Esquer-Davis v. Progressive Insurance Company et al

Filing 52

ORDER granting in part and denying in part 29 Motion for Leave to File Supplemental Brief; striking 14 Motion for Partial Summary Judgment all as more fully set forth herein. Signed by Judge Scott L. Palk on 3/27/24. (mjs)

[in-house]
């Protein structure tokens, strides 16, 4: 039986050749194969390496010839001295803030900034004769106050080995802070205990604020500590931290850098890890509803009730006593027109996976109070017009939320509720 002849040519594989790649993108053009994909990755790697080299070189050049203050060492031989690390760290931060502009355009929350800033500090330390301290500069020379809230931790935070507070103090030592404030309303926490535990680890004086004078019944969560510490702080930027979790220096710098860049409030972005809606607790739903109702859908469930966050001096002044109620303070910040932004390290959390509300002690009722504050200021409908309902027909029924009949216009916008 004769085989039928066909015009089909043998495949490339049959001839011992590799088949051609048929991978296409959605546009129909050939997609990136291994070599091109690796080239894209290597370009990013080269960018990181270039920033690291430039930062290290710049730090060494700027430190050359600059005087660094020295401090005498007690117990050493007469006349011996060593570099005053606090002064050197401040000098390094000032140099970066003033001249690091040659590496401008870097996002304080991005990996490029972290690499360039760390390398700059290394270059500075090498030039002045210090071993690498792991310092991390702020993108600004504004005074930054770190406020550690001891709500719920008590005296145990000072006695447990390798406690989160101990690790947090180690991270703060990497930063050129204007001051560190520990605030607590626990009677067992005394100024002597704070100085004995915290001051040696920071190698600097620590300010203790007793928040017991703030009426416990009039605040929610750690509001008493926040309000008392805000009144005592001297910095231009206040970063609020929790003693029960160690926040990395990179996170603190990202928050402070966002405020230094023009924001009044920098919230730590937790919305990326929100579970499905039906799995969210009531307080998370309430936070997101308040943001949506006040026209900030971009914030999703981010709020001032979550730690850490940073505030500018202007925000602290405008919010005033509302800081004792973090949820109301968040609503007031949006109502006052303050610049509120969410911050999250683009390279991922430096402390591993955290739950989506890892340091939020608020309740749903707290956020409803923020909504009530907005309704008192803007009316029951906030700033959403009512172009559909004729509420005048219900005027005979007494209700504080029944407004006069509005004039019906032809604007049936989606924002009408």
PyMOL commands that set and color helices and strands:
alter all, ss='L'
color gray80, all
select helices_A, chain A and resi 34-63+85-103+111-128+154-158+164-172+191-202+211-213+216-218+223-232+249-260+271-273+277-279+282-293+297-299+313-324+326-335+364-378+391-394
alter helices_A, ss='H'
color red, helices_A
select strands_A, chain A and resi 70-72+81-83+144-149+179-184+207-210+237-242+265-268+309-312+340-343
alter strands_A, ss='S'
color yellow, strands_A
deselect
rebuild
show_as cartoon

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IN THE UNITED STATES DISTRICT COURT FOR THE WESTERN DISTRICT OF OKLAHOMA JOSHUA R. ESQUER-DAVIS, Plaintiff, v. PROGRESSIVE DIRECT INSURANCE COMPANY, Defendant. ) ) ) ) ) ) ) ) ) ) Case No. CIV-22-546-SLP ORDER     Before the Court is Plaintiff’s Motion for Leave to File Supplemental Brief in Support of his Motion for Partial Summary Judgment [Doc. No. 29]. Defendant has responded [Doc. No. 31], and Plaintiff has replied [Doc. No. 33]. The matter is fully briefed and ready for determination. In his Motion, Plaintiff seeks leave to file a five-page supplemental brief in support of his pending Motion for Partial Summary Judgment [Doc. No. 14]. Plaintiff asserts supplementation is necessary to present the Court with newly discovered evidence obtained after he filed his summary judgment motion—namely, evidence that Defendant sought approval from the Oklahoma Insurance Department to amend its standard automobile policy to clarify the meaning of the term “licensed driver” such that the term would include an individual with “an instructional or temporary permit.” [Doc. No. 29] at 2. Plaintiff contends the meaning of the term “licensed driver” in Defendant’s policy is the central issue in this case, and the newly discovered evidence is directly relevant to the meaning of that term and whether the term is ambiguous. See id. at 1-2. In its Response, Defendant asserts Plaintiff originally maintained the term “licensed driver” is unambiguous, therefore the extrinsic evidence he seeks to include in the summary judgment record has no relevance to the Court’s decision. [Doc. No. 31] at 1-2. (“This lawsuit does not concern ambiguity for which the Court need look beyond the four corners of the subject policy.”). Defendant also generically asserts the amendment to its policy eliminates litigation like the present case and should be encouraged. Id. at 3. Defendant does not cite any authority in support of either argument, nor does it explain how the latter assertion bears any relation to whether Plaintiff should be permitted to supplement his summary judgment motion. See id. The Court finds Defendant’s relevance argument is without merit, and Plaintiff should be permitted to supplement the summary judgment record with evidence which was not available when he filed his motion. Defendant’s argument depends entirely on the assumption that the sole issue for the Court to determine is the unambiguous meaning of the term “licensed driver”—i.e., because Plaintiff originally asserted the policy was unambiguous, he cannot now claim the policy is ambiguous based on the newly discovered evidence. This fails for two reasons. First, although Plaintiff initially asserted the term “licensed driver” was unambiguous, Defendant’s argument wholly ignores the fact that Plaintiff subsequently asserted the term is ambiguous in his response to Defendant’s Motion for Summary Judgment. See Reply [Doc. No. 33] at 3; see also Pls. Resp. to Defs. MSJ [Doc. No. 25] at 25. Thus, Plaintiff has not forfeited the ability to assert the term “licensed driver” is ambiguous, and that issue is already before the Court. See Sprint Nextel Corp. v. Middle 2   Man, Inc., 822 F.3d 524, 531 (10th Cir. 2016) (concluding the appellant had not waived or forfeited a contract ambiguity argument by failing to adequately raise the issue in district court, even though it primarily maintained the contract was unambiguous and its only ambiguity argument was found in a single sentence). Moreover, the parties’ arguments that the term “licensed driver” is unambiguous in their favor necessarily invites the Court to consider whether the phrase is ambiguous. See Edens v. The Netherlands Ins. Co., 834 F.3d 1116, 1124 (10th Cir. 2016) (finding the plaintiffs had not waived or forfeited an argument that a portion of the insurance policy was ambiguous—even though they solely asserted it was unambiguous—because “the district court needed to decide whether [the section at issue] was reasonably susceptible to each of the parties’ rival readings and was therefore ambiguous” when “confronted on summary judgment with two competing interpretations of [that section]”). Under Edens, the evidence at issue could be relevant even if Plaintiff had not subsequently asserted the phrase “licensed driver” is ambiguous. In sum, the Court finds that it may consider whether the phrase “licensed driver” is ambiguous, and Defendant’s argument to the contrary is without merit. To be clear, however, the Court makes no definitive finding at this time as to the role or relevance of the evidence Plaintiff seeks to include—such evidence may prove to be immaterial in the context of the full summary judgment record. The Court merely finds Plaintiff should be able to supplement the summary judgment record with evidence discovered after his motion was filed, and he is not estopped or otherwise prevented from asserting alternatively that the policy is ambiguous. 3   Moreover, Defendant does not assert, nor does it appear to the Court, that it would suffer prejudice if Plaintiff is permitted to supplement the summary judgment record. The deadline for dispositive motions has not expired, see Second Am. Sched. Order [Doc. No. 51], and Defendant is free to timely seek leave to withdraw or supplement its dispositive motion to the extent the newly discovered evidence impacts its position. Finally, as Plaintiff points out, the arguments Defendant made in opposition are more appropriately raised in a summary judgment response, and Defendant is free to do so at the appropriate time. For these reasons, the Court will GRANT Plaintiff’s request to supplement his summary judgment motion to reflect information learned during discovery. But the Court is loath to entertain a partial summary judgment motion that is scattered across multiple documents. Accordingly, Plaintiff’s pending Motion for Partial Summary Judgment [Doc. No. 14] is STRICKEN without prejudice to refiling. Any refiled motion shall fully comply with this Court’s Second Amended Scheduling Order, the Local Civil Rules, and the Federal Rules of Civil Procedure. Plaintiff may file a dispositive motion on or before August 1, 2024. See Second Am. Sched. Order [Doc. No. 51]. The timing of response and reply briefs is governed by Local Civil Rule 7.1(g), (i). Plaintiff’s specific request to supplement his summary judgment motion with 5 additional pages is DENIED. Plaintiff’s dispositive motion shall comply with the page limits set forth in Local Civil Rule 7.1(e). 4   IT IS THEREFORE ORDERED that Plaintiff’s Motion for Leave to File Supplemental Brief in Support of His Pending Motion for Partial Summary Judgment [Doc. No. 29] is GRANTED IN PART and DENIED IN PART as set forth herein. IT IS SO ORDERED this 27th day of March, 2024. 5